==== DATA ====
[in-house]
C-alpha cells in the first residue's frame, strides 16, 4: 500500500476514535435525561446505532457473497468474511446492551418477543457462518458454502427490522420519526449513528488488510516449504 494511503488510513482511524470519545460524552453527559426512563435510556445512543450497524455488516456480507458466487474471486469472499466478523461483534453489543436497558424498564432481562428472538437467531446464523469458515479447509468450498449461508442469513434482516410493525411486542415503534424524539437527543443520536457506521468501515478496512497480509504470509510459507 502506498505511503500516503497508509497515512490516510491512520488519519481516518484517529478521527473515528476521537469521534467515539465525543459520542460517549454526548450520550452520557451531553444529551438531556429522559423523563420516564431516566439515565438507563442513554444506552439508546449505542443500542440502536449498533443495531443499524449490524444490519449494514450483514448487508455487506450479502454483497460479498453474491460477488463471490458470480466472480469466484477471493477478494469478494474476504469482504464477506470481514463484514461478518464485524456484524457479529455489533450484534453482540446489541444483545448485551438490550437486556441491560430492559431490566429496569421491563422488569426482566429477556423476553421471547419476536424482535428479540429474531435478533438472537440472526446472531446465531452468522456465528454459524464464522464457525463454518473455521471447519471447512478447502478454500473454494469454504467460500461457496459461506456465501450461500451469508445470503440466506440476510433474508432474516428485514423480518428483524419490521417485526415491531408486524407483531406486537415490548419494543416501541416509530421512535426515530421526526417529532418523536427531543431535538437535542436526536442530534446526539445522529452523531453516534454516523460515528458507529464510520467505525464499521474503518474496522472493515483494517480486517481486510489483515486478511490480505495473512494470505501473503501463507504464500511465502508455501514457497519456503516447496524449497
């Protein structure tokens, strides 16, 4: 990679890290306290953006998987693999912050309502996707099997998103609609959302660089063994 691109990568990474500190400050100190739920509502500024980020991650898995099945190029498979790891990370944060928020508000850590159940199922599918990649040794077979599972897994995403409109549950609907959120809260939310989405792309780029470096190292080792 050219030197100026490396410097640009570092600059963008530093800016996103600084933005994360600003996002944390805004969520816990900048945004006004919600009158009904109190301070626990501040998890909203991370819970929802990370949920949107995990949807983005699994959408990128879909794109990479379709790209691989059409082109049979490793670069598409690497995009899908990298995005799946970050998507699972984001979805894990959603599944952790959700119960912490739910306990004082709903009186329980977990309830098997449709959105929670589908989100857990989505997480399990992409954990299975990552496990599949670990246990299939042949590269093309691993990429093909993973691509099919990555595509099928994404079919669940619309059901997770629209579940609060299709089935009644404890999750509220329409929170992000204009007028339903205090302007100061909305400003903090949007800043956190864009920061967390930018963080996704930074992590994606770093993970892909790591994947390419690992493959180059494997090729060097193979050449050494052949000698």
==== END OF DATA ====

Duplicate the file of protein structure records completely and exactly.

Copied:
[in-house]
C-alpha cells in the first residue's frame, strides 16, 4: 500500500476514535435525561446505532457473497468474511446492551418477543457462518458454502427490522420519526449513528488488510516449504 494511503488510513482511524470519545460524552453527559426512563435510556445512543450497524455488516456480507458466487474471486469472499466478523461483534453489543436497558424498564432481562428472538437467531446464523469458515479447509468450498449461508442469513434482516410493525411486542415503534424524539437527543443520536457506521468501515478496512497480509504470509510459507 502506498505511503500516503497508509497515512490516510491512520488519519481516518484517529478521527473515528476521537469521534467515539465525543459520542460517549454526548450520550452520557451531553444529551438531556429522559423523563420516564431516566439515565438507563442513554444506552439508546449505542443500542440502536449498533443495531443499524449490524444490519449494514450483514448487508455487506450479502454483497460479498453474491460477488463471490458470480466472480469466484477471493477478494469478494474476504469482504464477506470481514463484514461478518464485524456484524457479529455489533450484534453482540446489541444483545448485551438490550437486556441491560430492559431490566429496569421491563422488569426482566429477556423476553421471547419476536424482535428479540429474531435478533438472537440472526446472531446465531452468522456465528454459524464464522464457525463454518473455521471447519471447512478447502478454500473454494469454504467460500461457496459461506456465501450461500451469508445470503440466506440476510433474508432474516428485514423480518428483524419490521417485526415491531408486524407483531406486537415490548419494543416501541416509530421512535426515530421526526417529532418523536427531543431535538437535542436526536442530534446526539445522529452523531453516534454516523460515528458507529464510520467505525464499521474503518474496522472493515483494517480486517481486510489483515486478511490480505495473512494470505501473503501463507504464500511465502508455501514457497519456503516447496524449497
């Protein structure tokens, strides 16, 4: 990679890290306290953006998987693999912050309502996707099997998103609609959302660089063994 691109990568990474500190400050100190739920509502500024980020991650898995099945190029498979790891990370944060928020508000850590159940199922599918990649040794077979599972897994995403409109549950609907959120809260939310989405792309780029470096190292080792 050219030197100026490396410097640009570092600059963008530093800016996103600084933005994360600003996002944390805004969520816990900048945004006004919600009158009904109190301070626990501040998890909203991370819970929802990370949920949107995990949807983005699994959408990128879909794109990479379709790209691989059409082109049979490793670069598409690497995009899908990298995005799946970050998507699972984001979805894990959603599944952790959700119960912490739910306990004082709903009186329980977990309830098997449709959105929670589908989100857990989505997480399990992409954990299975990552496990599949670990246990299939042949590269093309691993990429093909993973691509099919990555595509099928994404079919669940619309059901997770629209579940609060299709089935009644404890999750509220329409929170992000204009007028339903205090302007100061909305400003903090949007800043956190864009920061967390930018963080996704930074992590994606770093993970892909790591994947390419690992493959180059494997090729060097193979050449050494052949000698």